It’s 5:05 p.m., and I’m somewhere over the Southern tip of Greenland on my way back home from Paris. I was actually quite lucky to have even made this morning’s flight in the first place. I overslept because for some reason, my iPhone decided to turn itself off while I was sleeping. I have no clue why – it was plugged in and fully charged when I turned it back on…only to discover that it was already 40 minutes past the time I was supposed to leave the hotel. Initiate mad scramble to get to the airport.
In spite of the stress of leaving Paris, my time there was absolutely worth it. I had just spent the day before receiving a Netexplo Award at the organization’s conference. There I was in a giant college auditorium with 500 French businesspeople, listening to simultaneously translated presenters speaking about how technology will change the world.
The cruel irony was that we were touting the great future of technology at the event, and yet today’s technology, my iPhone, had failed me. Then just 10 minutes later, my fortunes changed again, and technology saved the day when an Uber X black Renault came and whisked me away to Charles De Gaulle airport, just in time to catch my flight.
That’s the thing about technology – usually, it makes our lives better, but you can’t overly depend on it. I couldn’t live without my iPhone, but I wanted to throw it out the window when I awoke to find it still asleep this morning. Had it been earlier, that Uber that saved the day wouldn’t have even been a sure bet. As it had turned out, the entire Uber platform was on strike in Paris just two days before when I arrived and needed a ride.
But crazy transportation adventures aside, let’s get back to why I was in Paris in the first place, the Netexplo Forum 2016. I had the honor of sharing the stage with 9 other cofounders who were awarded for their innovations in digital technology, ranging from a team in Colombia that reimagined prosthetic limbs with Lego-built attachments to a team using the Bitcoin blockchain to iron out land rights for citizens of corrupt countries.
Somehow, I felt out of place. We built an app to help people find flexible work. These other winners were making technological breakthroughs. The guy who stood next to me was a PhD in Norway who created a system of robots that can traverse any type of terrain, and if the terrain changed and the robot needed a new part, it could 3D print itself whatever it needed, attach the new parts, and continue traversing. Crazy. I wanted to give him my award, too.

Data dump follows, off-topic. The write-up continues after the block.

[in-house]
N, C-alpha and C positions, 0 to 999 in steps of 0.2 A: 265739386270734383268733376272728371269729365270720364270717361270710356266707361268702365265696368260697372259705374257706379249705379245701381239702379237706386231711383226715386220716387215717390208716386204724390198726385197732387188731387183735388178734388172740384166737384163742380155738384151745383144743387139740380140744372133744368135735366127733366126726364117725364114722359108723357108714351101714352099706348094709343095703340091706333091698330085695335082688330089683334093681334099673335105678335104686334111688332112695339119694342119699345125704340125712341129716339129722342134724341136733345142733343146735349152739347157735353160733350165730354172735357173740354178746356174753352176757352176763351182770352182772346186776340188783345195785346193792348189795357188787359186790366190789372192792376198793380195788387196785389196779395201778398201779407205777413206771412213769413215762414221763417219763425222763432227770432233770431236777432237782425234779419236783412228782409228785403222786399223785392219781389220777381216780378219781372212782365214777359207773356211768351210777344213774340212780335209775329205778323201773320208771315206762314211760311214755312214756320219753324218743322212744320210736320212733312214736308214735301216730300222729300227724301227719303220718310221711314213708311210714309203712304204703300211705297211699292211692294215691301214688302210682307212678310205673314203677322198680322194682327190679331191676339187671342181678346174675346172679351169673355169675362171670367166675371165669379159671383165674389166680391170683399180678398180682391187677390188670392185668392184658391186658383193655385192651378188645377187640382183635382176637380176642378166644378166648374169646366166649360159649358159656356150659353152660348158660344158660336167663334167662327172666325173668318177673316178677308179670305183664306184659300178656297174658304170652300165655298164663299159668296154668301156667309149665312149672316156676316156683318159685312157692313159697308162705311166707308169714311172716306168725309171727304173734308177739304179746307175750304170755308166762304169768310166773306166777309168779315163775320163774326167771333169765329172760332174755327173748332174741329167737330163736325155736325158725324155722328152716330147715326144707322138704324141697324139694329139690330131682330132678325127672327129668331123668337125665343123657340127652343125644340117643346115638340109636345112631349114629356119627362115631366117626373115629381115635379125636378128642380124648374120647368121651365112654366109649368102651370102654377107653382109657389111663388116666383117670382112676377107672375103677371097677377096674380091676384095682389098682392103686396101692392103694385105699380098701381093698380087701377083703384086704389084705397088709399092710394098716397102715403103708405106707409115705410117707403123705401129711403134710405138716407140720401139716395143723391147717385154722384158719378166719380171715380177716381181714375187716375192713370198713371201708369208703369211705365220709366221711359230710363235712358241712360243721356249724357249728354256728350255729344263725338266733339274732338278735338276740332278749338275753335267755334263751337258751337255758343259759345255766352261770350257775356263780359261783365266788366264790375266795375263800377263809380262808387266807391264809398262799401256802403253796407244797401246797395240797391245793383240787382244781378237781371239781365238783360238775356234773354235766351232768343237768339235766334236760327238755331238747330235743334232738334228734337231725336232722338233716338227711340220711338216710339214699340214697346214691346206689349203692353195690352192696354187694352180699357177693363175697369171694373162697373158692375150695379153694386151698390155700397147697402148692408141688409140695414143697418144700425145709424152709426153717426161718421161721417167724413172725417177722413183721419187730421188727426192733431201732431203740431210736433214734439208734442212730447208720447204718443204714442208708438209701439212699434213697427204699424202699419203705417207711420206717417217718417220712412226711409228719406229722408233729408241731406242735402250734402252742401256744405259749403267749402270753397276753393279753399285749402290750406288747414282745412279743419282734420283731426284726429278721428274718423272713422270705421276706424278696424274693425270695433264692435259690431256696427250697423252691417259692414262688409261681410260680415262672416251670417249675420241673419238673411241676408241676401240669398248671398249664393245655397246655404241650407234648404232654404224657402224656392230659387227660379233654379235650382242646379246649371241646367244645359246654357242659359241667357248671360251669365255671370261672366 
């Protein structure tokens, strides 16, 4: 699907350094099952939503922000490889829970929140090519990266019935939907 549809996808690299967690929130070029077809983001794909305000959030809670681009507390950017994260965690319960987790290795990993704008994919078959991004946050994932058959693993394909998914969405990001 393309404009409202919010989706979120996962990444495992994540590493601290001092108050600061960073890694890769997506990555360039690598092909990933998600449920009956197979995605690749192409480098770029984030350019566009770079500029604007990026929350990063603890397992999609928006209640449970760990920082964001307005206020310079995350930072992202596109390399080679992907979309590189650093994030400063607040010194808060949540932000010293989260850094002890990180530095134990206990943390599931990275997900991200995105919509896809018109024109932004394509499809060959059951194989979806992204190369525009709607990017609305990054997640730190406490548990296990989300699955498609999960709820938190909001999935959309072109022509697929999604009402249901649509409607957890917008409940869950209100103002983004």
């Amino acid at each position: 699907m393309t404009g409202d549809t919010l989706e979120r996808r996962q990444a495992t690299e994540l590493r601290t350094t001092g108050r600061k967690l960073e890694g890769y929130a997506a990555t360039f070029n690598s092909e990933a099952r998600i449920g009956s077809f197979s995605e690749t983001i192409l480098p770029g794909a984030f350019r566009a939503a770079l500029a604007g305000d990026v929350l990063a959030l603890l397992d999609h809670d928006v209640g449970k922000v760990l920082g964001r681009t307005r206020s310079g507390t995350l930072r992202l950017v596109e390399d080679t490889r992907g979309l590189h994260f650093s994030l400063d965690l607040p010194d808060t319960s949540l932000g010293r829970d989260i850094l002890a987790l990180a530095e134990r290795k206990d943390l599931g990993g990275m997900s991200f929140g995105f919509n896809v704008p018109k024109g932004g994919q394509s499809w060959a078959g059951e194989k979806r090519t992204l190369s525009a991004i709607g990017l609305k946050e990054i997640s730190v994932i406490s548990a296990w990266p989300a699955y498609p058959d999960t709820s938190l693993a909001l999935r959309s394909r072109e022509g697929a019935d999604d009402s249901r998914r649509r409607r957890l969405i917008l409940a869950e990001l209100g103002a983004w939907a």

As the day progressed, I found myself more and more interested in the ideas that were people-powered. And yet again, this theme that you can’t overly depend on technology rang true. For example, blockchain technology is great because it eliminates the potential for fraud and corruption, but you still need people to work with government officials to agree on rules and regulations for granting land rights. There was an unspoken agreement among the conference attendees that the ideas that used technology to give people a better opportunity in life were the really inspiring ones.
The power of the Lego-based prosthetic limb’s impact lies in making the recipient child feel special and proud. Or there’s the crowdsourced translation app that lets the people of South Africa, a country with dozens of languages, converse with each other and start to desegregate villages and communities.
In that same vein, Wonolo is democratizing work – making work merit-based and flexible, putting the power in the hands of the workers, which, in turn, creates a better experience for businesses that need help via on-demand staffing. And when I think about it like that, I’m glad I didn’t give away the award to the guy from Norway. Our amazing technology is crucial to making Wonolo work, but it’s just an enabler to give people the chance to explore new work opportunities that previously weren’t available to them.
It was an absolute privilege to be honored with a Netexplo Award and to be able to travel to Paris to accept it. As an added bonus, it was a constant pleasure to hear the French say “Wonolo”. They made it sound so elegant and sophisticated, like Wonolo should have a shop next to Louis Vuitton on the Champs-Élysées. That will probably never happen, but perhaps in the not-so-distant future, Wonoloers will be working at shops up and down the Champs-Élysées and throughout cities around the world.